Federal Appeals Court in California Rules BMW Cannot Force Arbitration of Lemon Law Claim Based on Dealer Financing Agreement
The U.S. Court of Appeals for the Ninth Circuit rebuffed BMW North America’s attempt to compel arbitration of a customer’s California lemon law claim based on language in the customer’s dealer financing agreement. While BMW North America was not a party to the agreement, it claimed that it was entitled to compel arbitration based on its “affiliation” with the financing entity.
Firm founder Payam Shahian recently secured a noteworthy victory for one of the firm’s clients. The result in the U.S. Court of Appeals for the Ninth Circuit also establishes a key precedent for future cases in which vehicle manufacturers attempt to force buyers to arbitrate their California lemon law claims.
The case arose out of the client’s purchase of a BMW 535i in 2012. The client purchased the vehicle using dealer financing, and the client’s installment contract called for mandatory arbitration of claims by and against the dealer and BMW’s financing entity, BMW Bank. The arbitration clause made no reference whatsoever to BMW North America.
The vehicle proved to be a lemon, and our client made seven trips to the repair shop between 2015 and 2019. Our client filed a lemon law claim under the California Song-Beverly Consumer Warranty Act and the federal Magnuson-Moss Warranty Act, but BMW North America refused to repurchase or replace the 535i.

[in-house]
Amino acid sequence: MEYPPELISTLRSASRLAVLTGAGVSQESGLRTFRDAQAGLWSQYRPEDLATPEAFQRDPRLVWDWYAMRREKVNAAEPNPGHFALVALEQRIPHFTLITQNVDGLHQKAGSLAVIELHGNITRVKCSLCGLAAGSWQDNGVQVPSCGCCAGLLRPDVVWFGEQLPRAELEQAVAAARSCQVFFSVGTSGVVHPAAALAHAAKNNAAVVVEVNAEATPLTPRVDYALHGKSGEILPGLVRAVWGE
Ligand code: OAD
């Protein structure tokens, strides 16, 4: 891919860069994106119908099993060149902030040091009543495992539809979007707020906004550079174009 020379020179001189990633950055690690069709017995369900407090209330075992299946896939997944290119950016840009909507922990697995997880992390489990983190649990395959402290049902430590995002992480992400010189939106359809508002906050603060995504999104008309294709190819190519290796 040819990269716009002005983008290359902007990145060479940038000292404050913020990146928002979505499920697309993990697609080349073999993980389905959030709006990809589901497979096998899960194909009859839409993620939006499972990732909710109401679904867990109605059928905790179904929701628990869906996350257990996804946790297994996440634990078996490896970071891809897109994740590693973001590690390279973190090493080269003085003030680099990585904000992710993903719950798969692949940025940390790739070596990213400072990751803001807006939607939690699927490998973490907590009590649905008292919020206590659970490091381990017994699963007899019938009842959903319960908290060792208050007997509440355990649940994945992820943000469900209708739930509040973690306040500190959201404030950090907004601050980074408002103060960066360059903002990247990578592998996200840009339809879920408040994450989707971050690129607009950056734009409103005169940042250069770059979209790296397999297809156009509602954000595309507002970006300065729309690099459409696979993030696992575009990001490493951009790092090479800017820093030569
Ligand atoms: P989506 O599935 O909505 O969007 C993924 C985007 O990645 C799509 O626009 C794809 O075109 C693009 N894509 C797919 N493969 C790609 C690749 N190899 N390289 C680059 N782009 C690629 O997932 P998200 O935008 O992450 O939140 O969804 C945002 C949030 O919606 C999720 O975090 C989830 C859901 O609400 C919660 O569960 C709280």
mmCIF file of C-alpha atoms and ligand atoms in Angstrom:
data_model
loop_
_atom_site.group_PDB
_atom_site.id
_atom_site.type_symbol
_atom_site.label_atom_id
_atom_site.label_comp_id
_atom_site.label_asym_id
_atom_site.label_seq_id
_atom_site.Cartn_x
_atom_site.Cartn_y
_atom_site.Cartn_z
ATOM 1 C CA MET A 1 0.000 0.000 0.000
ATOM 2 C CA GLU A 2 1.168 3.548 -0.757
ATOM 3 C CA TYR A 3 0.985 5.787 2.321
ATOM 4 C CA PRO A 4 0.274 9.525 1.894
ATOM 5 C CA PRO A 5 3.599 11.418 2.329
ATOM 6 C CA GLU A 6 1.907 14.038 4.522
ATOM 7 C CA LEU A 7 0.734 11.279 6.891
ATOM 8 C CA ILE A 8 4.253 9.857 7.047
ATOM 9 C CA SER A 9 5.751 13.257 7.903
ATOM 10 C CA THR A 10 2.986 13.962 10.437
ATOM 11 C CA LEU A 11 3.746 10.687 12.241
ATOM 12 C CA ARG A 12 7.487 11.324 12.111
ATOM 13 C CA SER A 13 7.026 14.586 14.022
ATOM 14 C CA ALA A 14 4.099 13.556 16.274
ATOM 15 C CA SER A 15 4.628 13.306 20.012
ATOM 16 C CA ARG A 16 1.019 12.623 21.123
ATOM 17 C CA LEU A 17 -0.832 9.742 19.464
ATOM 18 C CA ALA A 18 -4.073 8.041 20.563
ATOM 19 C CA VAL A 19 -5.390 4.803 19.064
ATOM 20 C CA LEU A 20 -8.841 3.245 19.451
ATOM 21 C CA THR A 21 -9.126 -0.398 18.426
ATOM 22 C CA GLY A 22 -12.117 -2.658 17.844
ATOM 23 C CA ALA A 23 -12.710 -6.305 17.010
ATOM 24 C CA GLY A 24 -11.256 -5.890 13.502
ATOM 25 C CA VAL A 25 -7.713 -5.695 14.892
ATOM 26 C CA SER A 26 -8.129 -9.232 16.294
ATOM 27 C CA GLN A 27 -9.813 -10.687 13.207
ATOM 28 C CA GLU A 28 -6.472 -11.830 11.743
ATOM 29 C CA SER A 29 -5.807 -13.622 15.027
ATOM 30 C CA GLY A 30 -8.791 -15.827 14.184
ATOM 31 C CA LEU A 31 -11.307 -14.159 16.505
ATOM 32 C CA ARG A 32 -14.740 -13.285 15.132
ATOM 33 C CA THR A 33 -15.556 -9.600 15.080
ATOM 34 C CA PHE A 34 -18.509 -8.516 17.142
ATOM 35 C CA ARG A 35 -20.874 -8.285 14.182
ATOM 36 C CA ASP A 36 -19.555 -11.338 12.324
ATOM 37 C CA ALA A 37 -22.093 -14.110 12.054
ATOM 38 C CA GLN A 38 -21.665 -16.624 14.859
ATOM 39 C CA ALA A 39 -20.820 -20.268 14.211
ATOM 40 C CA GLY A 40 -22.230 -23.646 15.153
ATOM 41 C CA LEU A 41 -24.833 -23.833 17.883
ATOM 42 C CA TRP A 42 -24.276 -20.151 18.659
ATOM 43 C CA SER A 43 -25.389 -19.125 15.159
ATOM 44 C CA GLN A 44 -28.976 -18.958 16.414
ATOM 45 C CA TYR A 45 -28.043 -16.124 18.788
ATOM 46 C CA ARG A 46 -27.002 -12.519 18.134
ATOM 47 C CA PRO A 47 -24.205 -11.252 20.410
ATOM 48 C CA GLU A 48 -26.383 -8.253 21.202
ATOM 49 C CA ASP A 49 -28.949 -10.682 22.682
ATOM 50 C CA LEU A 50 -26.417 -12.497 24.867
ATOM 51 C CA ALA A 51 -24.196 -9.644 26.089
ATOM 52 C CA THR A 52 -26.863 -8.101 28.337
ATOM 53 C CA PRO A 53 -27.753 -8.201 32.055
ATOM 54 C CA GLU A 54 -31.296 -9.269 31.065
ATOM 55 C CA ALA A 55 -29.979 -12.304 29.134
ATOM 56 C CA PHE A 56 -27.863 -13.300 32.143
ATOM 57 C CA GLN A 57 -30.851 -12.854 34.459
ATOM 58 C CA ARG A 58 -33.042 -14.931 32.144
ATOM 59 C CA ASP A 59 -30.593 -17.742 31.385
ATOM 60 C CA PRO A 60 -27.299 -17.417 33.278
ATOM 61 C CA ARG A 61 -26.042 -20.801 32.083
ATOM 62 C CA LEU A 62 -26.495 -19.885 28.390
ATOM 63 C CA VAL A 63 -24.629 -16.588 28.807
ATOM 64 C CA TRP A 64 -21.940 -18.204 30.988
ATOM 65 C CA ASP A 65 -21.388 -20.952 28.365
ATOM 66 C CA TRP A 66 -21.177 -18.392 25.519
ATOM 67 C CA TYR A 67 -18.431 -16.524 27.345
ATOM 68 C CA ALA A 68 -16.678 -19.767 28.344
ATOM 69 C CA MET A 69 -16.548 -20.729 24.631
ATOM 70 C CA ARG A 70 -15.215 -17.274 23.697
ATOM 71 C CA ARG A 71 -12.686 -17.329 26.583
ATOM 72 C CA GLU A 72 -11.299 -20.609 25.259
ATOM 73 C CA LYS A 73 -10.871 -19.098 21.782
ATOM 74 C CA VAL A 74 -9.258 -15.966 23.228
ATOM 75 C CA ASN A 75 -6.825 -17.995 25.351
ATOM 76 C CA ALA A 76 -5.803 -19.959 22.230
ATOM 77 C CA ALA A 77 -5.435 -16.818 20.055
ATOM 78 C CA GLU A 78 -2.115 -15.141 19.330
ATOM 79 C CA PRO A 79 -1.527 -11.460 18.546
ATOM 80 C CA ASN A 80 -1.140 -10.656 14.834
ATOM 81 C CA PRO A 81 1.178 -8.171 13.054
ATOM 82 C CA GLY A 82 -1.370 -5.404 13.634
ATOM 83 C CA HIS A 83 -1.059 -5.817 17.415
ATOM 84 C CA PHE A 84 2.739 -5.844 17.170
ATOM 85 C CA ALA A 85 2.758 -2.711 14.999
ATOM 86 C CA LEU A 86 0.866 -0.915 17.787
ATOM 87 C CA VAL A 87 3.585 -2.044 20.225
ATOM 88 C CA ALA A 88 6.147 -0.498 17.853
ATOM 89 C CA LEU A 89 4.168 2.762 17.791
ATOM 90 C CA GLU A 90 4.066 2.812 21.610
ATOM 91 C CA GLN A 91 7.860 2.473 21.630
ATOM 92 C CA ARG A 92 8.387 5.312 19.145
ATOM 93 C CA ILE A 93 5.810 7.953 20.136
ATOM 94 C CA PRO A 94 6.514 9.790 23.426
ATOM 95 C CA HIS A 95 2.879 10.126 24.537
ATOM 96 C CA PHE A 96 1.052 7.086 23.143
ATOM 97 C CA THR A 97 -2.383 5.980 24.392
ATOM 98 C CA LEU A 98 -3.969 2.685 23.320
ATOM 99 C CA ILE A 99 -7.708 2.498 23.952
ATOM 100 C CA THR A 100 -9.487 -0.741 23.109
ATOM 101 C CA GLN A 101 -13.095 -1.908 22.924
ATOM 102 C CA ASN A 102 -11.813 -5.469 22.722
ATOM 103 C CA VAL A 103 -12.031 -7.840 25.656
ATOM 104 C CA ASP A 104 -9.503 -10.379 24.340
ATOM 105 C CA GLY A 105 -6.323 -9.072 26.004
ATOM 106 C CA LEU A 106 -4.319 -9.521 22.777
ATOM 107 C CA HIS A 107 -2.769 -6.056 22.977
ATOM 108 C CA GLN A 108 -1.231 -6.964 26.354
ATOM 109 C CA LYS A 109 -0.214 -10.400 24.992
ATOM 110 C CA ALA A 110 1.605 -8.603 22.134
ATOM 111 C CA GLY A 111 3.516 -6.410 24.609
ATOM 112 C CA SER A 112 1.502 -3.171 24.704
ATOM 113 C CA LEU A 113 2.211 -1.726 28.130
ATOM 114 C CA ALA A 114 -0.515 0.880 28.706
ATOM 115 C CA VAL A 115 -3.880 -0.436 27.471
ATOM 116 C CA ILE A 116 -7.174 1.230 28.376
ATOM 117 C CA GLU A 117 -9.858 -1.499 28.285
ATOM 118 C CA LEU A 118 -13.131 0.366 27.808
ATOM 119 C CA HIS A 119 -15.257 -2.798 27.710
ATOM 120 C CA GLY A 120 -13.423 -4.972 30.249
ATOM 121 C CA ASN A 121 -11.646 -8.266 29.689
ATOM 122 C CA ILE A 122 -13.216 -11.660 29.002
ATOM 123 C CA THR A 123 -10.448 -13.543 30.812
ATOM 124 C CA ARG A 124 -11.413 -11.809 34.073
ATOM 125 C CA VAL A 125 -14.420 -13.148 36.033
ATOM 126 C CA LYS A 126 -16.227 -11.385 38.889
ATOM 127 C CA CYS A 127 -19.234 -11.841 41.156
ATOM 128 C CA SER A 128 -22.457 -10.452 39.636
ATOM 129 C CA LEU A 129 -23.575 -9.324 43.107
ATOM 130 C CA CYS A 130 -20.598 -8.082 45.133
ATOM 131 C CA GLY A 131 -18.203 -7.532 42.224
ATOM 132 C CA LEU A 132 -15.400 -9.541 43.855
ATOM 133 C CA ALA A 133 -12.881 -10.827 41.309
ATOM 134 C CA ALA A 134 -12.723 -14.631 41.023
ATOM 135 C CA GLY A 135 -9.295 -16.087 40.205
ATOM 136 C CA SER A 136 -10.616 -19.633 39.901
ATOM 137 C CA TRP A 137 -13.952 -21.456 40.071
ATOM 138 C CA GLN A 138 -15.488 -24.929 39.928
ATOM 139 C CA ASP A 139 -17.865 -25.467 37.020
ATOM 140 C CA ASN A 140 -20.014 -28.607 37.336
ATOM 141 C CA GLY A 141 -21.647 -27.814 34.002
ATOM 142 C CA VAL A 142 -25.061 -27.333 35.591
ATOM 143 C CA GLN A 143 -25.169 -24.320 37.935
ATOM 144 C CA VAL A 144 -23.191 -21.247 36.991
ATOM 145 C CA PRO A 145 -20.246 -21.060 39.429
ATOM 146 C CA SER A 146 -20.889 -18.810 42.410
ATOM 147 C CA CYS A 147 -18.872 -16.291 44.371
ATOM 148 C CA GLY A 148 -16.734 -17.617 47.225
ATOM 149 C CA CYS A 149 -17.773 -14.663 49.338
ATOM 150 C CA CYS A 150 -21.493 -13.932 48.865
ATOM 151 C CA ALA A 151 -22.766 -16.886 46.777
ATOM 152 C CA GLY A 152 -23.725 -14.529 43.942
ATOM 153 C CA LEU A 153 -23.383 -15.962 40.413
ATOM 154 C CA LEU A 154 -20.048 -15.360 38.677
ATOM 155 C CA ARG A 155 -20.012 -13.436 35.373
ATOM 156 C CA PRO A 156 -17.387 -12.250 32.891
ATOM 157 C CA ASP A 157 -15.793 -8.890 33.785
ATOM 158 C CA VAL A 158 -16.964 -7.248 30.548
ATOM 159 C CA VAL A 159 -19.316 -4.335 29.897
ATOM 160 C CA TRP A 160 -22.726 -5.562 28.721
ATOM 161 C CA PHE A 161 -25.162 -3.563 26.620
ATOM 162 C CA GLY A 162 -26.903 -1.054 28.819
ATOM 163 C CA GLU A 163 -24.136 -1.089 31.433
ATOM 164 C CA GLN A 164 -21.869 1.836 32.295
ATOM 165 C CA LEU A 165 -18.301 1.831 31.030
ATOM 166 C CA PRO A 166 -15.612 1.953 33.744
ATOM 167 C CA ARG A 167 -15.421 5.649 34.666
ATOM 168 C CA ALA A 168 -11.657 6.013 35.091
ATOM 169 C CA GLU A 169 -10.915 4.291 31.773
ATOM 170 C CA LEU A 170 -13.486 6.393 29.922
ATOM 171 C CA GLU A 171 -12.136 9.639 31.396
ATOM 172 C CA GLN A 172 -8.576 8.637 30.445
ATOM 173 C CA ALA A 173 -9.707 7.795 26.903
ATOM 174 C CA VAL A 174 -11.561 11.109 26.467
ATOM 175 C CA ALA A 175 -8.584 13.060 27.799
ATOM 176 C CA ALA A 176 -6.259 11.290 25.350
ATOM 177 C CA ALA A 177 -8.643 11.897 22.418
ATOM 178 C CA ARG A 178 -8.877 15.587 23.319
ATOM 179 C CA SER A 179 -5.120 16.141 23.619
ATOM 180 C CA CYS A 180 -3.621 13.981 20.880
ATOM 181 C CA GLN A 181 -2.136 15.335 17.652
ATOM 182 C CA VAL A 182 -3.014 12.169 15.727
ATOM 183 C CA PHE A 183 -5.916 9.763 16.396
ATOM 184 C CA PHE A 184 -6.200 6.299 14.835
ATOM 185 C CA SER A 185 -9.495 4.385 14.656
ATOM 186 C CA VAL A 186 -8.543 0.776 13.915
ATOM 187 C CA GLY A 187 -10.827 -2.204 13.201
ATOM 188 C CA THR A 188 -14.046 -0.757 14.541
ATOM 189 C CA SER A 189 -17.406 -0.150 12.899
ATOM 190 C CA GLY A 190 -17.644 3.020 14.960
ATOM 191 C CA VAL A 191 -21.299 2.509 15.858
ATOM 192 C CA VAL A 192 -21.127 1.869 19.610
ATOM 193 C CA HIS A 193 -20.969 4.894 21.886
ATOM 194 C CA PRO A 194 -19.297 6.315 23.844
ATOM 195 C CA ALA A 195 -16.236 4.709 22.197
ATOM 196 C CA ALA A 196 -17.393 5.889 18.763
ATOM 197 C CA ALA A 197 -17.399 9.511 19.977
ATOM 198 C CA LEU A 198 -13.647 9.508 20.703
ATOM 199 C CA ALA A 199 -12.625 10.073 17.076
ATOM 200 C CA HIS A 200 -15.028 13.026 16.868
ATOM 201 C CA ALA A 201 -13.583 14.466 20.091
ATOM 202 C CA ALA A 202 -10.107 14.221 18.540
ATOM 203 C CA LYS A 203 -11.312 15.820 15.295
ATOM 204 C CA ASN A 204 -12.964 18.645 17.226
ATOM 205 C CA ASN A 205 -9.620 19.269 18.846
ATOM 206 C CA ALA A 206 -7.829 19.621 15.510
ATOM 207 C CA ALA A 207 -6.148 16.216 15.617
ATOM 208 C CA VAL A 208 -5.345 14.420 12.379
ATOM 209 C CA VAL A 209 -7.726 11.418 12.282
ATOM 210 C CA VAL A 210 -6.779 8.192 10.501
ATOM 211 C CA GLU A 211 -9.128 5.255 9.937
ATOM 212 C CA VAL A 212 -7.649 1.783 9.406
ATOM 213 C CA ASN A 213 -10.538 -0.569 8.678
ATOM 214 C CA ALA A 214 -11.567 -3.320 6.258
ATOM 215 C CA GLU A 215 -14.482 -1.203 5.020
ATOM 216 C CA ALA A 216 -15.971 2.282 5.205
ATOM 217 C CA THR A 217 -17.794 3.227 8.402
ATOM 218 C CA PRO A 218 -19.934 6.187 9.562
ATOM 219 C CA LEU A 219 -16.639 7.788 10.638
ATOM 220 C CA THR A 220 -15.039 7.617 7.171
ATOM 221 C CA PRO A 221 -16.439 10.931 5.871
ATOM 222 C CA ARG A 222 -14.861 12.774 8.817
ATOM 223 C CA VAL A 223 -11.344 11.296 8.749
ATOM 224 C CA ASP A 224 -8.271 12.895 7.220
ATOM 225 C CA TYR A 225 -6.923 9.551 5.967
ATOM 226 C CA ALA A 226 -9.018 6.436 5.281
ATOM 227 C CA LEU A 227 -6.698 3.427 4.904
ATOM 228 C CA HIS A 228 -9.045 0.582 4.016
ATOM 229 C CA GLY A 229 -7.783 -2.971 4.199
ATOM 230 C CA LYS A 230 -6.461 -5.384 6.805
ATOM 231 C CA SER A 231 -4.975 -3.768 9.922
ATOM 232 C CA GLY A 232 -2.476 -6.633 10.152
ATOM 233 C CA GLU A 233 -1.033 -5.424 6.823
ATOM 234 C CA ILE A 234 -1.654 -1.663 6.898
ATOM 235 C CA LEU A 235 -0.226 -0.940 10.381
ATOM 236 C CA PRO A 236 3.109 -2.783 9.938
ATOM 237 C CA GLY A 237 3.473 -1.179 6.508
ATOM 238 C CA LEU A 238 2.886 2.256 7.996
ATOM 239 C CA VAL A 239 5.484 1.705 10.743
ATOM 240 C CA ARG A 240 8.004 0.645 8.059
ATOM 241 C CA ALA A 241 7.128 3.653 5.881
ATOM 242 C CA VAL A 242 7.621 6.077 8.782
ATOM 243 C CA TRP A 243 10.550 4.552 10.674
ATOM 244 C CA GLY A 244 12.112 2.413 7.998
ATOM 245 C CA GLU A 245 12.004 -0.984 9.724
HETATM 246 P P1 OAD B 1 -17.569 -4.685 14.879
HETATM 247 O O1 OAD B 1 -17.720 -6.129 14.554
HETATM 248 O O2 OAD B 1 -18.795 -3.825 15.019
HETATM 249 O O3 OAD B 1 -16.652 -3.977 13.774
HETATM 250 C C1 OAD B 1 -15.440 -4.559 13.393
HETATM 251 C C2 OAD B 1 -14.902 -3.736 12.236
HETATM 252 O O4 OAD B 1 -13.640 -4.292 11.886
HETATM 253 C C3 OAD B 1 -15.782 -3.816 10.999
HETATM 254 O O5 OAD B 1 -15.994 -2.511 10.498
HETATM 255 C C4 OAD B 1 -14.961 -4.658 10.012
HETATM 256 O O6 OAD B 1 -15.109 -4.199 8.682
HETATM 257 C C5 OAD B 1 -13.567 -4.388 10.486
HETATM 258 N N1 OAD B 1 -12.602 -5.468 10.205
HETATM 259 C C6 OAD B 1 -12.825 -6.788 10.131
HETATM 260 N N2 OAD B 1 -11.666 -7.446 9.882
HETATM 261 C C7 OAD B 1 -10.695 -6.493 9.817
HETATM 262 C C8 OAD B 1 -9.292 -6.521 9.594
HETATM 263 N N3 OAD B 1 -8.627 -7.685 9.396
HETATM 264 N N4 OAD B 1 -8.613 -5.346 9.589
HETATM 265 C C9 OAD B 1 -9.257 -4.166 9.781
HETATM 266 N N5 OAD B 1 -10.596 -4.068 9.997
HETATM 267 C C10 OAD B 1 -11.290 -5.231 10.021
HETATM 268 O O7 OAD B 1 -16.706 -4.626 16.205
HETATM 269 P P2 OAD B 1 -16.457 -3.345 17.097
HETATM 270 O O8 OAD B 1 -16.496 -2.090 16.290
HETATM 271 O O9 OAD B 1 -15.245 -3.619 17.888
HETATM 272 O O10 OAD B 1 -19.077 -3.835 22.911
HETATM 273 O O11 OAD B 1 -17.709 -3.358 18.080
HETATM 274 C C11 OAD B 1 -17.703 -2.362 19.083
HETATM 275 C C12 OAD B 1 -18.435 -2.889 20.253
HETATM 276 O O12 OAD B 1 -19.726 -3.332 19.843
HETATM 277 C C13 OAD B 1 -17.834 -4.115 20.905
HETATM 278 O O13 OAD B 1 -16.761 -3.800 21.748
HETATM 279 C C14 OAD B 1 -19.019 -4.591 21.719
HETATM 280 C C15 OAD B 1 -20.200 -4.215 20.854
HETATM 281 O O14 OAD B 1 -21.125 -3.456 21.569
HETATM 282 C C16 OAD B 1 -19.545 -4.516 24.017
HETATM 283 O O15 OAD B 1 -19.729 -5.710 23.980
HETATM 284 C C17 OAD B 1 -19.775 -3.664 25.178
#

Our client subsequently filed suit in the U.S. District Court for the Central District of California in Los Angeles. In response, BMW North America not only denied liability but also filed a motion to compel arbitration. Somewhat perplexingly, BMW North America based its motion on the mandatory arbitration clause in our client’s installment agreement—which, again, made no reference to the company. As summarized by Reuters:
“Although [BMW North America] was not a party to [the purchaser’s] installment contract with the dealership, it argued that the contract was intended for its benefit and because of its ‘affiliation’ with BMW Bank.”
BMW North America won at the trial level. The U.S. District Court ruled that the company was a “third-party beneficiary” of our client’s installment contract and thus was entitled to enforce the contract’s mandatory arbitration clause. Fortunately, on appeal, the U.S. Court of Appeals for the Ninth Circuit reversed.
Writing for the U.S. Court of Appeals, Judge Barrington Parker wrote that BMW Bank “could have easily added BMW [North America]” to its installment contract but failed to do so. Judge Parker also noted that the contract specifically stated that it “does not affect any warranties covering the vehicle that the vehicle manufacturer may provide.” Since our client was pursuing a warranty claim against BMW North America, Judge Parker correctly ruled that our client is entitled to take BMW North America to court.
Do You Have a Lemon Law Claim in California?
Our firm’s practice is devoted to representing clients in California lemon law claims and other civil litigation matters. If you believe you may have a lemon law claim against BMW or any other manufacturer, we invite you to call 888-757-5366 or contact us online for a free consultation.